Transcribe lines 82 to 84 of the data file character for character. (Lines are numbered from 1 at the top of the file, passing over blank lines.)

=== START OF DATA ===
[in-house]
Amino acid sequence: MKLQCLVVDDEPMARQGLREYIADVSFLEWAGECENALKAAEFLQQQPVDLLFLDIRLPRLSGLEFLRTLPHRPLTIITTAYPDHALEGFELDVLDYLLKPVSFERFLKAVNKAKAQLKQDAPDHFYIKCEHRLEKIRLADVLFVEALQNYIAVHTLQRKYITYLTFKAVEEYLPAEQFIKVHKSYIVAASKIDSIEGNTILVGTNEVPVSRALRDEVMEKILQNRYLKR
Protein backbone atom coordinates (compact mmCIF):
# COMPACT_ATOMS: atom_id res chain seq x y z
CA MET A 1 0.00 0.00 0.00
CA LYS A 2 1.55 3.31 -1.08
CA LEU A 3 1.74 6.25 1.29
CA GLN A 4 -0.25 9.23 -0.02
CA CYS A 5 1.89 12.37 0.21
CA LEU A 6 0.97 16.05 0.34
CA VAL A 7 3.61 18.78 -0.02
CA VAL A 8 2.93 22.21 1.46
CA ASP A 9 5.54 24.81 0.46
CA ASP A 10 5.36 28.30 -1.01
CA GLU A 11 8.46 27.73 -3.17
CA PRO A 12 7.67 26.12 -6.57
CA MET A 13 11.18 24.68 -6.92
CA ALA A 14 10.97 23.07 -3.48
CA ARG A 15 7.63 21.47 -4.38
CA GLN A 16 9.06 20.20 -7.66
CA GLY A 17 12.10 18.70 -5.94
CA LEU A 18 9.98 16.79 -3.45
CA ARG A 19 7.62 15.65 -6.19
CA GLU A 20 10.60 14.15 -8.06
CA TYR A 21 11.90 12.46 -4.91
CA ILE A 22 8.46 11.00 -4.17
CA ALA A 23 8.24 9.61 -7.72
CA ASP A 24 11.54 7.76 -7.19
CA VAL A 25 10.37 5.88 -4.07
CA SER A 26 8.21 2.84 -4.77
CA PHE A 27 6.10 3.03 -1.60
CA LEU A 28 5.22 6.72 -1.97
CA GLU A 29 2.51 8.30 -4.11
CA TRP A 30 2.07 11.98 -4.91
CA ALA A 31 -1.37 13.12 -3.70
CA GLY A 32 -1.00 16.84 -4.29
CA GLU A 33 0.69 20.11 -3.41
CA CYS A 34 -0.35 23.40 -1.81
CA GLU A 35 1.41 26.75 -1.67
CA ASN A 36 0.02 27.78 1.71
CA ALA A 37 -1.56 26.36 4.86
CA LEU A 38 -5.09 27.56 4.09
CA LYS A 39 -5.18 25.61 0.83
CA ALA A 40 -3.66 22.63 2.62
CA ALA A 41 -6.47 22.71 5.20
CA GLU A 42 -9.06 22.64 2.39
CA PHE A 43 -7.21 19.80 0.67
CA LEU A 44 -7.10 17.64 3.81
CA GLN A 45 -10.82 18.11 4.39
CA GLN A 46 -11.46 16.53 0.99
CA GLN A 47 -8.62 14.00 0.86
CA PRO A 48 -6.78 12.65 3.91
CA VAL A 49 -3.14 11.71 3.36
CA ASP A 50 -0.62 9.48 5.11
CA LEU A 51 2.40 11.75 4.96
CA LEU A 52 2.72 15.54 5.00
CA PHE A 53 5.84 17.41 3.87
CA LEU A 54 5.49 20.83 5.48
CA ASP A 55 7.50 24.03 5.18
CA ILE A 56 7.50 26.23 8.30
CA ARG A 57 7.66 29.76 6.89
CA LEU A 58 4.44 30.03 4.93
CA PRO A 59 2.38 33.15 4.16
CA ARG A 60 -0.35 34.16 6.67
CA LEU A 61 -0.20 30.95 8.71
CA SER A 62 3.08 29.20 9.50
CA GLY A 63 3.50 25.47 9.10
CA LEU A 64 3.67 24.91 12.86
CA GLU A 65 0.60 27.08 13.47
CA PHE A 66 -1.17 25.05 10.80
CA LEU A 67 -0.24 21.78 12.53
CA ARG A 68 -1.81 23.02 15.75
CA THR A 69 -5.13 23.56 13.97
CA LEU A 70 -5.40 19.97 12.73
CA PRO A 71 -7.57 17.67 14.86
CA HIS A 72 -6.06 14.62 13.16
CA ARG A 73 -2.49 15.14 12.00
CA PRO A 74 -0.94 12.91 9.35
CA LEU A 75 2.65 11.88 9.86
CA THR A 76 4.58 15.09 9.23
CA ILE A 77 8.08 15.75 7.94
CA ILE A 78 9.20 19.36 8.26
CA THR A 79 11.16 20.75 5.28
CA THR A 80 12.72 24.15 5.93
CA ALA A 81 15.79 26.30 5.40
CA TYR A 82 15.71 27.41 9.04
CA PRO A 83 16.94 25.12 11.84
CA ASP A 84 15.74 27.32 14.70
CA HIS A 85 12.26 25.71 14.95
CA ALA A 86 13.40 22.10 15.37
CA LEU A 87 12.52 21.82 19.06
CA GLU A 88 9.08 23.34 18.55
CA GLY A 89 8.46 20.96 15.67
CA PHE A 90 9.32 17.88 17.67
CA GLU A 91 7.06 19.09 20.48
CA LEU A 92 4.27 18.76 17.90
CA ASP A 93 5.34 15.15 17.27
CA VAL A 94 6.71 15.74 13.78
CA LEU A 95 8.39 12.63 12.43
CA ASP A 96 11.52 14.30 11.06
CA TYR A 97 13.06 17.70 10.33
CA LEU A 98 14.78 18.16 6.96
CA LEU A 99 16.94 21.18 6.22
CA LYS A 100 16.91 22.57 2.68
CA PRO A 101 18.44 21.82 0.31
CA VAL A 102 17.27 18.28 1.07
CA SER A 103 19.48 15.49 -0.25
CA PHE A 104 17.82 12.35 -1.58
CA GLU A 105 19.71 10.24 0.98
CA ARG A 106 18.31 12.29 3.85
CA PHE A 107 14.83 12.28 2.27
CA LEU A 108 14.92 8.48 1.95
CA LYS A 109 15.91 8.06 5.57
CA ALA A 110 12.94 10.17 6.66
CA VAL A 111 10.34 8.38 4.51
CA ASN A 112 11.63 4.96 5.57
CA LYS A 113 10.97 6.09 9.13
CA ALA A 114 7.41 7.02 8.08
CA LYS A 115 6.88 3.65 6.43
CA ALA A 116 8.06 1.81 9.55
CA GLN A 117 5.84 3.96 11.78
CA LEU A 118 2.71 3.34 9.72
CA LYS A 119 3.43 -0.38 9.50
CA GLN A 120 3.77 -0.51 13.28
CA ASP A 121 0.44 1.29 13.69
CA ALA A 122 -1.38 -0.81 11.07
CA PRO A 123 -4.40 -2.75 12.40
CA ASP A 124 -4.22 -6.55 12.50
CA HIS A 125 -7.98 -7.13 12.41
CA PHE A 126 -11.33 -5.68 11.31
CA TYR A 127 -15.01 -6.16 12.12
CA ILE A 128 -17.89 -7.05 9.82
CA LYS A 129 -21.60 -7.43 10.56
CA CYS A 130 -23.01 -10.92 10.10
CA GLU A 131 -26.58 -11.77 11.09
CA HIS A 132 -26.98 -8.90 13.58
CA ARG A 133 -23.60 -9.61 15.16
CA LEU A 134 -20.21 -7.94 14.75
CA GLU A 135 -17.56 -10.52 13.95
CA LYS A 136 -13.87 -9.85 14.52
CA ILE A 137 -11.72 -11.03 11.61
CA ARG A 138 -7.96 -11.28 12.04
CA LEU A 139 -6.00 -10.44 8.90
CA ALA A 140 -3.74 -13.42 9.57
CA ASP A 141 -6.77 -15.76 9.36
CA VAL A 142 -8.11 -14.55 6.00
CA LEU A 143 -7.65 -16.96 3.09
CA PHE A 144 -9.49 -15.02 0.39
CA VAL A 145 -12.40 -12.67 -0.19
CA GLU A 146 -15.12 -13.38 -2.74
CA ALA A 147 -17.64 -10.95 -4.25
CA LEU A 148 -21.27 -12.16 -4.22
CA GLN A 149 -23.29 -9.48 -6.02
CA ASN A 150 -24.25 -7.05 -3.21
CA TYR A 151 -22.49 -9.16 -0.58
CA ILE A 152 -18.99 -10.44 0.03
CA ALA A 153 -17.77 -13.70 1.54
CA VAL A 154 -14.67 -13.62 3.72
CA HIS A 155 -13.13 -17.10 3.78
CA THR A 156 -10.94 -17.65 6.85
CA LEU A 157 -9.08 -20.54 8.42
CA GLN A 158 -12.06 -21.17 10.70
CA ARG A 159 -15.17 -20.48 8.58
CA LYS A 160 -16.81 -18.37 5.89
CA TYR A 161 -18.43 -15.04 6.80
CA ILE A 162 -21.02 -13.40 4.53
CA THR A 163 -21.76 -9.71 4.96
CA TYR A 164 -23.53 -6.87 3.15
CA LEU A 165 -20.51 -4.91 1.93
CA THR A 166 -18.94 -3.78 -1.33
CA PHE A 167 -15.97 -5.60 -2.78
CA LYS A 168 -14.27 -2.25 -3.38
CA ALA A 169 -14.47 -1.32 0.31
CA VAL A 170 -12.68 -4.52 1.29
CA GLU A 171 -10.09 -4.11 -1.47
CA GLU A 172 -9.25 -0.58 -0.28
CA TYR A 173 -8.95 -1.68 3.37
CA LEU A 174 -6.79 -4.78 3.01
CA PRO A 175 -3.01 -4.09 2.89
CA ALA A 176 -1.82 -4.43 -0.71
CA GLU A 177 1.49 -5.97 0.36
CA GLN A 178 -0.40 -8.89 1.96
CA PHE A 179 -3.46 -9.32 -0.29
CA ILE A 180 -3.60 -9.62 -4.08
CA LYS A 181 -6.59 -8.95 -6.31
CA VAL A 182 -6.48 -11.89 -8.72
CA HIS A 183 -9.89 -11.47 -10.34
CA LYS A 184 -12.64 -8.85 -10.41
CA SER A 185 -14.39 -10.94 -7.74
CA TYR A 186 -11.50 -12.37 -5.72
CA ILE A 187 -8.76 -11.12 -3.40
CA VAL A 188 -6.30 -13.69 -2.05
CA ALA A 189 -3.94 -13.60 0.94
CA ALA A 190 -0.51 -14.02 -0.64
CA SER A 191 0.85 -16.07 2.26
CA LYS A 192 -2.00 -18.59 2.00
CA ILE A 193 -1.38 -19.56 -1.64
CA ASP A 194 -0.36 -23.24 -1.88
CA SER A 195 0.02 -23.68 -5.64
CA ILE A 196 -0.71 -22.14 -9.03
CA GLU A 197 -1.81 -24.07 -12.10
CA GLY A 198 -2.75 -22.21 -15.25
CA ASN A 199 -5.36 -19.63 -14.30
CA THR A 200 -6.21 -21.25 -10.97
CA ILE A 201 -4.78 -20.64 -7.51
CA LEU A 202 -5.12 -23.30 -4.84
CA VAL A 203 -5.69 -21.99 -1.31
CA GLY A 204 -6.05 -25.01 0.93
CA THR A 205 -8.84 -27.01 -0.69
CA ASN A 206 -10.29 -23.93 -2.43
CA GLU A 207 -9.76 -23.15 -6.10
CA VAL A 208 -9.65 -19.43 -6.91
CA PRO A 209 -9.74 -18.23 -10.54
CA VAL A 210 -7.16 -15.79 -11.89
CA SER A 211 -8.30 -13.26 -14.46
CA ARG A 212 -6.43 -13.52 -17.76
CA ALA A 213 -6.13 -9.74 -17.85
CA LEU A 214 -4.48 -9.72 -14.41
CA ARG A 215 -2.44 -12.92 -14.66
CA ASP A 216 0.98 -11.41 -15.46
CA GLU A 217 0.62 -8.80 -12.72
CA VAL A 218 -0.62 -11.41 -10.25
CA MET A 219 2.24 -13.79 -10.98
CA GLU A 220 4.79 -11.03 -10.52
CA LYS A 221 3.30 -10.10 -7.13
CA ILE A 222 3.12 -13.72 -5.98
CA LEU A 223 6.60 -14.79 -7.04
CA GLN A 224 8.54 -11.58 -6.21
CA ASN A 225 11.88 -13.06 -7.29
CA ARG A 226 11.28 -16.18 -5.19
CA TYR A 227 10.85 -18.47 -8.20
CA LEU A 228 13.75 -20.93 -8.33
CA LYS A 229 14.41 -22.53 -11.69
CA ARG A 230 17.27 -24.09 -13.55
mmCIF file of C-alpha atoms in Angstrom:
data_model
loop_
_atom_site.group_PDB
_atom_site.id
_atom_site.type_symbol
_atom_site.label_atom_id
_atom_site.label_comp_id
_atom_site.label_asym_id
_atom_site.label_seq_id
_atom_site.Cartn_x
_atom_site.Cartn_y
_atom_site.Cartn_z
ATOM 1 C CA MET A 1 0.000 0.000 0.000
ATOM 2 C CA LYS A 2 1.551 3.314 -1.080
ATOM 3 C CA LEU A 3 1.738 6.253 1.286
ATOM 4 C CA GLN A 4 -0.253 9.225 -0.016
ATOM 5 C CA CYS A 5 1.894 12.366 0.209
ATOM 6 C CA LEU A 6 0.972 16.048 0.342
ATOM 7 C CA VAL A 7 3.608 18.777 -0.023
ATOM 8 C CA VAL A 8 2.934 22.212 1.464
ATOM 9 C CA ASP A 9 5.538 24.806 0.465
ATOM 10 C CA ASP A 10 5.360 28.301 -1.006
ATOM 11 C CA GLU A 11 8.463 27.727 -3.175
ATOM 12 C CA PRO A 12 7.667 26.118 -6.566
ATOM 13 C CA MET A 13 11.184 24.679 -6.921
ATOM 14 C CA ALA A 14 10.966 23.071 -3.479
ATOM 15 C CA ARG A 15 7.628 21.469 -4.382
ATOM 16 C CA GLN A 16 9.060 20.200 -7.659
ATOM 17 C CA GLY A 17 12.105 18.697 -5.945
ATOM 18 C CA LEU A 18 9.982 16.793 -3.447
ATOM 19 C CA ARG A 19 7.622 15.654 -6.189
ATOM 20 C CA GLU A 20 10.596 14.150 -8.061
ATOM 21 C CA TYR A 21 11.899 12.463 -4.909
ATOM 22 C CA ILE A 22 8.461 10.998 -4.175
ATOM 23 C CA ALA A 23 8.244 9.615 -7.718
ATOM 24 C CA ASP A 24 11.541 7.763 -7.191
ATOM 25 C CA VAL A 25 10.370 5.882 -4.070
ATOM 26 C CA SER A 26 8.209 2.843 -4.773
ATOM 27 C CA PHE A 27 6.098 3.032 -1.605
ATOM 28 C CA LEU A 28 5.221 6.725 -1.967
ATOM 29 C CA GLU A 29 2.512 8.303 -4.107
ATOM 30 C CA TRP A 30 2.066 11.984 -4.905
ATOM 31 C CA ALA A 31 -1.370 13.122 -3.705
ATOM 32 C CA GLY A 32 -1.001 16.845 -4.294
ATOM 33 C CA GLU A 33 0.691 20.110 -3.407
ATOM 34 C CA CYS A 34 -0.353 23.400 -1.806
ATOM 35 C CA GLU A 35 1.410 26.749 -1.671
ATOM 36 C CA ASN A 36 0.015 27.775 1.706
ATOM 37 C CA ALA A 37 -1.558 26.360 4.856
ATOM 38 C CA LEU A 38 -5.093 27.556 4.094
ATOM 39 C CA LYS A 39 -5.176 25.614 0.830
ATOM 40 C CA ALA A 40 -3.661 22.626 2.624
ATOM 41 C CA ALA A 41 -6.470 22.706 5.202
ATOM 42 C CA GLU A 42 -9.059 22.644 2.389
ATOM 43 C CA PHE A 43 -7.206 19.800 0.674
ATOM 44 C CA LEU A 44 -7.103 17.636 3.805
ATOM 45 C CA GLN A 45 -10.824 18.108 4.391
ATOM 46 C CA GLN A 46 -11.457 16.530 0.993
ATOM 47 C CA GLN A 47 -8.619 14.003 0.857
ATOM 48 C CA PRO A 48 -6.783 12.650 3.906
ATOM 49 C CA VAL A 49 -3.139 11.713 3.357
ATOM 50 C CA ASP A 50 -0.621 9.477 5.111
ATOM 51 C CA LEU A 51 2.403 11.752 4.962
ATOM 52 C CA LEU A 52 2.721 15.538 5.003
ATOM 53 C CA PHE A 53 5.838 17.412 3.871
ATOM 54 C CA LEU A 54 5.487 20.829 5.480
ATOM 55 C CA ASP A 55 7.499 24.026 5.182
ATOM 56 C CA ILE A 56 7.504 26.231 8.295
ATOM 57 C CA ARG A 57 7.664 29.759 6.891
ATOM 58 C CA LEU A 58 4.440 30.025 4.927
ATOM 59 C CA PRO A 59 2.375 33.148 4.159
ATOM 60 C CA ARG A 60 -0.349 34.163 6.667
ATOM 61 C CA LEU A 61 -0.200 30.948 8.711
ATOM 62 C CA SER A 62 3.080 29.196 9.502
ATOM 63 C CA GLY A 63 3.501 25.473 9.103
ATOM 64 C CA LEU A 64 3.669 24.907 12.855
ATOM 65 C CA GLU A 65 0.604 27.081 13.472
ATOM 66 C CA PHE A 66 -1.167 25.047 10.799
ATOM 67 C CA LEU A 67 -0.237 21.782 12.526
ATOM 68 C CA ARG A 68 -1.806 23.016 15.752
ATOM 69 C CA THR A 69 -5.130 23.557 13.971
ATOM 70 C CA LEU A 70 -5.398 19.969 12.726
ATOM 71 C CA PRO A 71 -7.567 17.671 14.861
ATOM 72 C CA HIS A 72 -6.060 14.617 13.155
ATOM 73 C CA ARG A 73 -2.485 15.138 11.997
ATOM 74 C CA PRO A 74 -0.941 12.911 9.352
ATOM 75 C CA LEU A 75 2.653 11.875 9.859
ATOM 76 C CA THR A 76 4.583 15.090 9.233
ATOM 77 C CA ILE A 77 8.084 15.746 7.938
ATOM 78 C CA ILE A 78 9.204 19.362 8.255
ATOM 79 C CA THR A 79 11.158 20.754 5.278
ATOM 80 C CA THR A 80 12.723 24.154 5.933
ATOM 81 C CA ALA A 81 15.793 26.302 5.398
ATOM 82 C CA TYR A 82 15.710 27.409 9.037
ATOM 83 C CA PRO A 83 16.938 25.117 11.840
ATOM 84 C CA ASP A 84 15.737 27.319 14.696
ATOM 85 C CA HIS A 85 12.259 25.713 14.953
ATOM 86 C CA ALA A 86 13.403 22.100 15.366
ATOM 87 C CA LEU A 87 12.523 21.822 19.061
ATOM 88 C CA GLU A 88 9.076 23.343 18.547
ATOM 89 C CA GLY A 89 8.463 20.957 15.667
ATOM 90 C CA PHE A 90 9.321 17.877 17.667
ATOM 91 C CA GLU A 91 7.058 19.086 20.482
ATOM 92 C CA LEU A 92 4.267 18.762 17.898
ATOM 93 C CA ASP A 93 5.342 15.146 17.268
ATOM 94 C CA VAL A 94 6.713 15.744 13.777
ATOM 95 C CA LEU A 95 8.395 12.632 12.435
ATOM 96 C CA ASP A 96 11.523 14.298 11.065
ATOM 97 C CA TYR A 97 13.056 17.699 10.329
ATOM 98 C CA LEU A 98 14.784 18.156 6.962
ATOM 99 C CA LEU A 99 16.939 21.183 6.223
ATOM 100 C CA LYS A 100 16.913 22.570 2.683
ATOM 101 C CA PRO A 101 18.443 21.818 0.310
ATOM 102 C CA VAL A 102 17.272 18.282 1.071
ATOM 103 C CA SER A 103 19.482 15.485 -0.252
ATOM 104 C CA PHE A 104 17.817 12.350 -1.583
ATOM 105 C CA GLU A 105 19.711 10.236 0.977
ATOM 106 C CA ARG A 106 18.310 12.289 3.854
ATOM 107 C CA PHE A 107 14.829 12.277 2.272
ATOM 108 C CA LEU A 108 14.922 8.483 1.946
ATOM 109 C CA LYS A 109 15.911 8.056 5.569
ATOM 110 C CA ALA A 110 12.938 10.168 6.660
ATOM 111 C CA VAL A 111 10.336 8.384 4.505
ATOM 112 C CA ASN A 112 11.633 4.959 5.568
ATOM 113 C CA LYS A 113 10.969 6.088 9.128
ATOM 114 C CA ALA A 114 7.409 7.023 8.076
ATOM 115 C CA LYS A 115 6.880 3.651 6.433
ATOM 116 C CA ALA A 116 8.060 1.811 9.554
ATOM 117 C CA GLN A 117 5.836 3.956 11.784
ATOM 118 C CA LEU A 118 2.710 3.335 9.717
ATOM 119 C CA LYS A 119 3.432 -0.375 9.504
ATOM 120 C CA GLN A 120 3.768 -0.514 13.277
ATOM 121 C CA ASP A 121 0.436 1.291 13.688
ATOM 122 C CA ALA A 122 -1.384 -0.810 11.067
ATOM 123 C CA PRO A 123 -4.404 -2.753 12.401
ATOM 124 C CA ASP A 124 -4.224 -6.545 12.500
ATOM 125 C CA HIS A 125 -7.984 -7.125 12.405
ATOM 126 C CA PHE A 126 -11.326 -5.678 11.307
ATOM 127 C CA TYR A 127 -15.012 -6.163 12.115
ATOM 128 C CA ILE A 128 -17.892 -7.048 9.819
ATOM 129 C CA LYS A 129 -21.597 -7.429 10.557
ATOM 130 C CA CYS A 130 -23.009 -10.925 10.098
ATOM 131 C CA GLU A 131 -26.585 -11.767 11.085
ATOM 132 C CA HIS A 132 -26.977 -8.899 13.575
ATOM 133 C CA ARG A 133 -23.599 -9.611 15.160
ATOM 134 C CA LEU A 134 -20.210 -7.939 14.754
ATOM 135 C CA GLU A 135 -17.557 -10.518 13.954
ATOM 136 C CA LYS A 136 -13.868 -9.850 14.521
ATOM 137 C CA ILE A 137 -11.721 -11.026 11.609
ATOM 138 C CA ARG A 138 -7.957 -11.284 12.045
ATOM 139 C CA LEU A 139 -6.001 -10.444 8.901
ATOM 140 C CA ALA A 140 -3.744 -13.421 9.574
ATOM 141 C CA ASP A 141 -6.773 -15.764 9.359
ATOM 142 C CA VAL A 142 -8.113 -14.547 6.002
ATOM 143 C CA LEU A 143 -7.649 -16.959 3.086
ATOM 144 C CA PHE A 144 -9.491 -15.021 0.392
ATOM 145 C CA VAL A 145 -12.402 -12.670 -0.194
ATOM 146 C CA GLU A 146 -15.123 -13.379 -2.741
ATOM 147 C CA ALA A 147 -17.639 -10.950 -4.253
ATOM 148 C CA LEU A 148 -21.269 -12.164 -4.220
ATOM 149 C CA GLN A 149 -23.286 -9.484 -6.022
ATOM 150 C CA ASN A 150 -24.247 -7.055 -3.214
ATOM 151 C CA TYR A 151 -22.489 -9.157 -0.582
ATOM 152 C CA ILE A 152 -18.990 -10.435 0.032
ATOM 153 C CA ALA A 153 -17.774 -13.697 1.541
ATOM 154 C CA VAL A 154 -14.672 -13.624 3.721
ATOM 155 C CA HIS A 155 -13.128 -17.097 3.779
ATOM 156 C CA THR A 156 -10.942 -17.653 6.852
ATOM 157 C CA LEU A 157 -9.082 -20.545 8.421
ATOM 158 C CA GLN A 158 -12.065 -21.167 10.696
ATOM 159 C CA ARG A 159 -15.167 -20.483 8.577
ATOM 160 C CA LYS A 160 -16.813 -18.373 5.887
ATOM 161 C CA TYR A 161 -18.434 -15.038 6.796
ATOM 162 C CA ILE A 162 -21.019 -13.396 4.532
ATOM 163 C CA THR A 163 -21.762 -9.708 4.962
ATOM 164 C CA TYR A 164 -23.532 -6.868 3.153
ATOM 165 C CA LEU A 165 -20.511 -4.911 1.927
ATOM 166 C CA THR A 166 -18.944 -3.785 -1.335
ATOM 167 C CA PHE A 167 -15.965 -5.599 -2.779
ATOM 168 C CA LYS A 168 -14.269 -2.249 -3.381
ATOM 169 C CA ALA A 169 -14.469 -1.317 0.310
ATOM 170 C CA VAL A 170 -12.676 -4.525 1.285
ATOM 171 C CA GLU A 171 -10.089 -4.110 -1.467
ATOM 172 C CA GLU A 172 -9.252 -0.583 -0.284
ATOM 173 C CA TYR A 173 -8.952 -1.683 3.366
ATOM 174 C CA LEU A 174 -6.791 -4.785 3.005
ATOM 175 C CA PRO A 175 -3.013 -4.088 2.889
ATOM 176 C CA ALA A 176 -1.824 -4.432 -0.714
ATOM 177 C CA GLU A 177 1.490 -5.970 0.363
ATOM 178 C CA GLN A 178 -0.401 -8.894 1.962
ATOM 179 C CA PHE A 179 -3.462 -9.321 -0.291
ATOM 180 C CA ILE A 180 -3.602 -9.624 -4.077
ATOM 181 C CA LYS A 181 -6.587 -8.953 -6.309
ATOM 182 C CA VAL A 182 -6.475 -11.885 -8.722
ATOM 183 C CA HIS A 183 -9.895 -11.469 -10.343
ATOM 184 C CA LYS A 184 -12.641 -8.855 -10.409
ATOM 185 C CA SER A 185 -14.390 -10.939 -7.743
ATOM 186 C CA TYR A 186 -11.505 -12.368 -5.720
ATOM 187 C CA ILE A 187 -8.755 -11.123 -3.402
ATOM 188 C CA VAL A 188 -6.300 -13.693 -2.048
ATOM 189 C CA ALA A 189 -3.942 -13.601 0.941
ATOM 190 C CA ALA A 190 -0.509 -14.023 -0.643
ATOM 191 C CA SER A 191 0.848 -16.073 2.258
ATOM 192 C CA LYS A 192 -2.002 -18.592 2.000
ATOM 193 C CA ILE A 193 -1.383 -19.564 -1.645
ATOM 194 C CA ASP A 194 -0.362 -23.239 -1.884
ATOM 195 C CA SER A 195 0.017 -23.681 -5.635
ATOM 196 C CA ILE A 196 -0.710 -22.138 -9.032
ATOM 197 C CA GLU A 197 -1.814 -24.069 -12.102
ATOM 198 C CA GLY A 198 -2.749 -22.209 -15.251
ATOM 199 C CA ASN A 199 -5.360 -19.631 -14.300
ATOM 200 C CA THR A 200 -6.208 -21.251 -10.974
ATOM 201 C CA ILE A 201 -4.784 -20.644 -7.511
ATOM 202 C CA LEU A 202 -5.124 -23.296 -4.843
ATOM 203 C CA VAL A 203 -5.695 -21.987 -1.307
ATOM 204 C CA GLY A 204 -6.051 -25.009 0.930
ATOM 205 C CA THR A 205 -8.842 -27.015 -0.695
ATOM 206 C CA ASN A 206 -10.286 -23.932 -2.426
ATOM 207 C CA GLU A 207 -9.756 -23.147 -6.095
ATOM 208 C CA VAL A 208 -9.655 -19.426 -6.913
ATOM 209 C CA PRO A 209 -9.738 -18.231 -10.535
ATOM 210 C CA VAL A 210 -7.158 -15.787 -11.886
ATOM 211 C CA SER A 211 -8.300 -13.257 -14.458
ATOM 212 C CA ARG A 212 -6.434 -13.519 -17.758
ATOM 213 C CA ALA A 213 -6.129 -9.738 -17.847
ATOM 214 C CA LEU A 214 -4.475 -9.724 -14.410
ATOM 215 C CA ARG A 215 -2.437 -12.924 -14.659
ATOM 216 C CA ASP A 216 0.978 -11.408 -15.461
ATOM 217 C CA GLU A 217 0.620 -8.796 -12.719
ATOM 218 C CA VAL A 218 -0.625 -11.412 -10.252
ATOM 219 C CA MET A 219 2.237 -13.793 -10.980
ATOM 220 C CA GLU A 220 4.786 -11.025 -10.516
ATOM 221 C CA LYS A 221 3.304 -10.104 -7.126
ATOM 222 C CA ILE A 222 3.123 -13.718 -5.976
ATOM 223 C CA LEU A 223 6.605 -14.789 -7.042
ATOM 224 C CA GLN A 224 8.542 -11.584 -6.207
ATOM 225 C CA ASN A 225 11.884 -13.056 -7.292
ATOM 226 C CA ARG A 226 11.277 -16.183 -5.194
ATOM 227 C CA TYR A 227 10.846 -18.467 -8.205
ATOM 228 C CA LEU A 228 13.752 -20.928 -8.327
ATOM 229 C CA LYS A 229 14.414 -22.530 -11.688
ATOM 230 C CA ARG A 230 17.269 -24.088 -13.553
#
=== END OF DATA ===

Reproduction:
CA ILE A 78 9.20 19.36 8.26
CA THR A 79 11.16 20.75 5.28
CA THR A 80 12.72 24.15 5.93